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Quiet…. Adults are talking.

March 27, 2009

I recently read a post by Al Walsh, Junior Execs, Wanna Get Ahead? Be Quiet! and felt that a response is/was warranted.

Essentially, what Al Walsh states is that college graduates should sit back and listen to elder coworkers and learn from them. Being a Gen Y marketer, this doesn’t seem to sit well with me, see my polite response below:

I respect your experience and see where you are coming from, but I would have to disagree.

I am a Gen Y Marketer 3 years out of college. During my first position, I didn’t speak up as much in the beginning and during my first review was penalized for such behavior. It appeared that I wasn’t talking because I didn’t have much to say.

I later contributed much more and started several web initiatives that boosted traffic to our website and when I left (the day I gave notice was the day I received notice of a promotion), I felt confident.

I also agree that listening is key, which is why I never go anywhere without a notepad; but when you can respond and include yourself intelligently, then (at least in marketing) you can see a larger picture.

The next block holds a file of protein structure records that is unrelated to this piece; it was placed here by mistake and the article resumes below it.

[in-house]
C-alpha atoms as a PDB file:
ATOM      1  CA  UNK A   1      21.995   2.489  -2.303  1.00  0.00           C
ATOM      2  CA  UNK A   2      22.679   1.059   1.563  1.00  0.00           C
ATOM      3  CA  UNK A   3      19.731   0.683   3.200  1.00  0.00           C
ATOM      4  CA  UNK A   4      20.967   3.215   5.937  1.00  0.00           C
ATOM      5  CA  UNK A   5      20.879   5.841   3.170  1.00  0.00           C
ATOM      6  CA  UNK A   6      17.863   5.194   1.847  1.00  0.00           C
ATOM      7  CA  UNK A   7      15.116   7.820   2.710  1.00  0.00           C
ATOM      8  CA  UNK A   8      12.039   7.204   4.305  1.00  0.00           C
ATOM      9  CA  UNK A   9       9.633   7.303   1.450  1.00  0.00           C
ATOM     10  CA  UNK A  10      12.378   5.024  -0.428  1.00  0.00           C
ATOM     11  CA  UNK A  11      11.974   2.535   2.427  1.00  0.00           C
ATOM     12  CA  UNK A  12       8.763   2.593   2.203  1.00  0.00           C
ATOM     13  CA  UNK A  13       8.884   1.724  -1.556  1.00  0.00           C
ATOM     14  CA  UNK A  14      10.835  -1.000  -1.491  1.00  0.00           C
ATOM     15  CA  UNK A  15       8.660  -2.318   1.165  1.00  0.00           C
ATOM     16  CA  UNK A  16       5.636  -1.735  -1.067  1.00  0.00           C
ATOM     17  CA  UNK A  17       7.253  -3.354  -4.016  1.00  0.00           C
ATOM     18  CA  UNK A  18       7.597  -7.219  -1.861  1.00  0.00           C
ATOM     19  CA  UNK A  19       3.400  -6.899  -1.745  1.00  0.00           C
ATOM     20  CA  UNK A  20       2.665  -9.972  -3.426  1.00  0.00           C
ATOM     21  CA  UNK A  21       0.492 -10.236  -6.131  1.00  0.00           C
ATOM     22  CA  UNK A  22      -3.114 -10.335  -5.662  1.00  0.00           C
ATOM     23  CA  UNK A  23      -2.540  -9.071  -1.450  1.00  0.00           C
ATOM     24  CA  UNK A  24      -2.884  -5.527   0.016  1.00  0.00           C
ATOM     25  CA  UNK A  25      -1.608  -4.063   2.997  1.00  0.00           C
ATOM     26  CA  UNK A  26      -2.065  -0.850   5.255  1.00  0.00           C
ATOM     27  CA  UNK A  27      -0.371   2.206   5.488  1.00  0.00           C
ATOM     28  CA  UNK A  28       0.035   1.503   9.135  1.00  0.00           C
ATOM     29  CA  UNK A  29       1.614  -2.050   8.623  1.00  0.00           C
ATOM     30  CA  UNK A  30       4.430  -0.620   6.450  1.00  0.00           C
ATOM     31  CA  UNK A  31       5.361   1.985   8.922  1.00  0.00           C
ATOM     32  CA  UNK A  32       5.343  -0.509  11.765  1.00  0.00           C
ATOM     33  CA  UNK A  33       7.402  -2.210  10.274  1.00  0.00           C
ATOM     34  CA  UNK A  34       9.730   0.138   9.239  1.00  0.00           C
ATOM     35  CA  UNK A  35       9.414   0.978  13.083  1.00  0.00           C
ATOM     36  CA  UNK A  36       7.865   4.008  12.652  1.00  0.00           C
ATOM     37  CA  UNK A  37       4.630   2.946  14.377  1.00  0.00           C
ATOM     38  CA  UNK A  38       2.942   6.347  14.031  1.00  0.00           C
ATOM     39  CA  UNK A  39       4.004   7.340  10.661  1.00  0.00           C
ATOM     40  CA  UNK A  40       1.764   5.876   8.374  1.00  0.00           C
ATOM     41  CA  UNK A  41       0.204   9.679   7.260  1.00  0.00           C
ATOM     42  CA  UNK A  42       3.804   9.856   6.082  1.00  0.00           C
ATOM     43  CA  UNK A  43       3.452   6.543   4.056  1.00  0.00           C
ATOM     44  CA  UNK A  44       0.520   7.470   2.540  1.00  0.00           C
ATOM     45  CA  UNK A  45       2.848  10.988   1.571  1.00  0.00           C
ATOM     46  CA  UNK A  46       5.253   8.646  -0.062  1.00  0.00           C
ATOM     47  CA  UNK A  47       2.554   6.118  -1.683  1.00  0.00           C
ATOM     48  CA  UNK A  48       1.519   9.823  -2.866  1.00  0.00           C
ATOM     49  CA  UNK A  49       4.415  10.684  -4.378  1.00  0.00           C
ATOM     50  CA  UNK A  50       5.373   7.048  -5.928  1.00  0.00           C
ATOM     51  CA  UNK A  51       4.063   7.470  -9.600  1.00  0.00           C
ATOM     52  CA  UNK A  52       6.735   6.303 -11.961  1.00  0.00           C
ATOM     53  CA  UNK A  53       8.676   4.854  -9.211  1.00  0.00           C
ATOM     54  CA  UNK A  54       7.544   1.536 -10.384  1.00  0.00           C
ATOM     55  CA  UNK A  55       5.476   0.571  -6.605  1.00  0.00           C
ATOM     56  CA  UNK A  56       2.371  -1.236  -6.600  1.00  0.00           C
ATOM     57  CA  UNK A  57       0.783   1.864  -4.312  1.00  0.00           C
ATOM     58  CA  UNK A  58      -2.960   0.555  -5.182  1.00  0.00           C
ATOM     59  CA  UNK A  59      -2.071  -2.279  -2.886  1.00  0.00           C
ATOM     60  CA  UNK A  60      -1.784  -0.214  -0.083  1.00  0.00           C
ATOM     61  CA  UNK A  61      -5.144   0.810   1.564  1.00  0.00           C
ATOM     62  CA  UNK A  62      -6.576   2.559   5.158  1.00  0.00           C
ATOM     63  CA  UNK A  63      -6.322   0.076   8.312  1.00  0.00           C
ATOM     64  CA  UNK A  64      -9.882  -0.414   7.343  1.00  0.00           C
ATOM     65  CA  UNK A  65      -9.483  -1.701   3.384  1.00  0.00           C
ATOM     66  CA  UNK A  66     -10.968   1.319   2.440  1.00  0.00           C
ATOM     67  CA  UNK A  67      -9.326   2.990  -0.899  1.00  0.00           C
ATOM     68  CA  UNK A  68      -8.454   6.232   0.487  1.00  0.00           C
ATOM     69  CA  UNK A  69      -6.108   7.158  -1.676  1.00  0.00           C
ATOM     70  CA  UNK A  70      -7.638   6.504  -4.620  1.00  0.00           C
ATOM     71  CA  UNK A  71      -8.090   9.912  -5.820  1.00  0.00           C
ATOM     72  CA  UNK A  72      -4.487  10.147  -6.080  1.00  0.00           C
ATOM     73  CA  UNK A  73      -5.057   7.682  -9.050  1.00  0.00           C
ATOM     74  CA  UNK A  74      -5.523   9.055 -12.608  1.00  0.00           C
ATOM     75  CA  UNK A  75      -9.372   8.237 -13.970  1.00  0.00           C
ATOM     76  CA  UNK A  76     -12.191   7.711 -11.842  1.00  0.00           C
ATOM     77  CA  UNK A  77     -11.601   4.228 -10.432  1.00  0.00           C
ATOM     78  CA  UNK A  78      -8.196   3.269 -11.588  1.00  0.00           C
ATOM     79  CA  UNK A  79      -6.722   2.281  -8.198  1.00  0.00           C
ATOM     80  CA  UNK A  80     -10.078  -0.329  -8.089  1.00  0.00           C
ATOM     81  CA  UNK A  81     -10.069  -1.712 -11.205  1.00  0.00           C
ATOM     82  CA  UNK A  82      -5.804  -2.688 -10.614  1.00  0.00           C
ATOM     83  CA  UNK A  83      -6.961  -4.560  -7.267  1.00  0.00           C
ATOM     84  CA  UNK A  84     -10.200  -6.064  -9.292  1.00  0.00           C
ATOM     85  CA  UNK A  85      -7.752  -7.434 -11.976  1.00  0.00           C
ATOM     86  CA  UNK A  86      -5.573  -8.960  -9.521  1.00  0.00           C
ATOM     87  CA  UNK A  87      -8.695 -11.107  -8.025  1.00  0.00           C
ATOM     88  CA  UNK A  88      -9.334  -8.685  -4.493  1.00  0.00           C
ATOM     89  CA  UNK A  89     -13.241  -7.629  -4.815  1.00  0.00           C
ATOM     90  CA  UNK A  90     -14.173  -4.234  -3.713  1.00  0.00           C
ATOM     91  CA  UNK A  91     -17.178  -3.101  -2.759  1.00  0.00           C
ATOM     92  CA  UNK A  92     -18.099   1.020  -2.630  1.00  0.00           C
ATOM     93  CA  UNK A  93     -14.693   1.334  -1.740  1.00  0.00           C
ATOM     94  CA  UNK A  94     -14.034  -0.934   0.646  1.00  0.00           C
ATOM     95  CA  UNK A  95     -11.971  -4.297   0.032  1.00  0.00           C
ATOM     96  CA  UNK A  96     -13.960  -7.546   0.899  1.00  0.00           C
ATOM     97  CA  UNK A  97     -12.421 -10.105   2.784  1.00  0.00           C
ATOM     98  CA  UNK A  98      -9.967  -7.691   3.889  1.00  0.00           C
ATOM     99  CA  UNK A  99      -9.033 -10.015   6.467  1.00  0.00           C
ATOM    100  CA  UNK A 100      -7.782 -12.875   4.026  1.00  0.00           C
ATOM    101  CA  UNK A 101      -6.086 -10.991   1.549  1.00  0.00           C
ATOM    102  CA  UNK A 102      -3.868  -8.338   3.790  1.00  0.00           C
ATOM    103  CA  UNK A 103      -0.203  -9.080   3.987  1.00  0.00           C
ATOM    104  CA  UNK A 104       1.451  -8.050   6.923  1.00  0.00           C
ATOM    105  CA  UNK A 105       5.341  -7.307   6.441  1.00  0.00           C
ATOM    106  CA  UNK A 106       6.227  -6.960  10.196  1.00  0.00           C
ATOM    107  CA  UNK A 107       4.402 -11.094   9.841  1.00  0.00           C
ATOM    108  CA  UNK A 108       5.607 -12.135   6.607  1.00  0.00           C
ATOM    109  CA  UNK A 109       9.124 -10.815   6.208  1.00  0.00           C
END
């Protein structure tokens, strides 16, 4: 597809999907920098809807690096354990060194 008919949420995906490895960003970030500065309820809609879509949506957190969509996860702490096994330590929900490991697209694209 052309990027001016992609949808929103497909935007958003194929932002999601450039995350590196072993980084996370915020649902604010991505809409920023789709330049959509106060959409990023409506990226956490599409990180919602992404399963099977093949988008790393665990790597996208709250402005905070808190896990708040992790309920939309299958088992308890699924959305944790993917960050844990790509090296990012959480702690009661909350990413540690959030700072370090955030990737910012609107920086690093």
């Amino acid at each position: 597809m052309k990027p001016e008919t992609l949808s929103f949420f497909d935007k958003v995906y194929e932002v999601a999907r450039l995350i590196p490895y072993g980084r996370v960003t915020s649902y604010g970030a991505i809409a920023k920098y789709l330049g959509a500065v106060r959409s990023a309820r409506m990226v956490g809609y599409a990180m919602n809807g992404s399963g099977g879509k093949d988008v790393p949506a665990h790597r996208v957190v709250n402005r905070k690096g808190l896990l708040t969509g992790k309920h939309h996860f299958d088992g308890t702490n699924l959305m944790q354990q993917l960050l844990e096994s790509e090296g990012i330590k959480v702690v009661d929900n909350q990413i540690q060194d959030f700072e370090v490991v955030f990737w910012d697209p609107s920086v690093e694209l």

Quiet PleaseI believe that more experienced employee’s/employer’s have more experience to share, but that does not mean that Gen Y’rs don’t have anything to contribute. This in fact is less true now as we are a generation who has grown up with the technology being used today and in many cases are the same age as its creators. If you think we need a mentor, then be a mentor, but encourage – don’t weaken our potential.

Keeping quiet is easy to do, put your head down and go on with the daily grind until you die. But I have a sneaking suspicion that keeping quiet is not a great success tool.

No longer are the days where young are given to laborers to apprentice and sit quietly on some laboring task; supposedly (topic for a different discussion) that is what college is for. Young professionals are now being hired to succeed and innovate and step into a revolutionizing time in business.

If you believe that Generation Y employees are to speak only when spoken to, then you are missing out. You may also lose a great asset to your company; young proffesionals are revolutionizing the workplace that they are inheriting.

I speak from experience when I say… speak and speak intelligently.

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